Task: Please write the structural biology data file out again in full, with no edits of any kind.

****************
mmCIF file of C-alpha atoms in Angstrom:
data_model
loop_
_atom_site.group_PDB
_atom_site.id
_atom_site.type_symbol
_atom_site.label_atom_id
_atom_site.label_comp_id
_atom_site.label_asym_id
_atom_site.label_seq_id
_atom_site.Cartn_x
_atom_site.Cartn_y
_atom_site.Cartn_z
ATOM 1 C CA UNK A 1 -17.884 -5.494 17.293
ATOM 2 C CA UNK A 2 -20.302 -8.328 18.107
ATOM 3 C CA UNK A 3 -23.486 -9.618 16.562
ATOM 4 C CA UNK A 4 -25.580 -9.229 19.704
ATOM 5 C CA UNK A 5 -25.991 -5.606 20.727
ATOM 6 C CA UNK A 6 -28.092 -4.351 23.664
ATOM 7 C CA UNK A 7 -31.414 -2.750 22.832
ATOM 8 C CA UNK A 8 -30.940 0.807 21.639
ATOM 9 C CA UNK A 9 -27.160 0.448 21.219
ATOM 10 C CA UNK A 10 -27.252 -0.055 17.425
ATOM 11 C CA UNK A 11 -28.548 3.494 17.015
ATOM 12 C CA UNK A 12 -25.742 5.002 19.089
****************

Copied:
mmCIF file of C-alpha atoms in Angstrom:
data_model
loop_
_atom_site.group_PDB
_atom_site.id
_atom_site.type_symbol
_atom_site.label_atom_id
_atom_site.label_comp_id
_atom_site.label_asym_id
_atom_site.label_seq_id
_atom_site.Cartn_x
_atom_site.Cartn_y
_atom_site.Cartn_z
ATOM 1 C CA UNK A 1 -17.884 -5.494 17.293
ATOM 2 C CA UNK A 2 -20.302 -8.328 18.107
ATOM 3 C CA UNK A 3 -23.486 -9.618 16.562
ATOM 4 C CA UNK A 4 -25.580 -9.229 19.704
ATOM 5 C CA UNK A 5 -25.991 -5.606 20.727
ATOM 6 C CA UNK A 6 -28.092 -4.351 23.664
ATOM 7 C CA UNK A 7 -31.414 -2.750 22.832
ATOM 8 C CA UNK A 8 -30.940 0.807 21.639
ATOM 9 C CA UNK A 9 -27.160 0.448 21.219
ATOM 10 C CA UNK A 10 -27.252 -0.055 17.425
ATOM 11 C CA UNK A 11 -28.548 3.494 17.015
ATOM 12 C CA UNK A 12 -25.742 5.002 19.089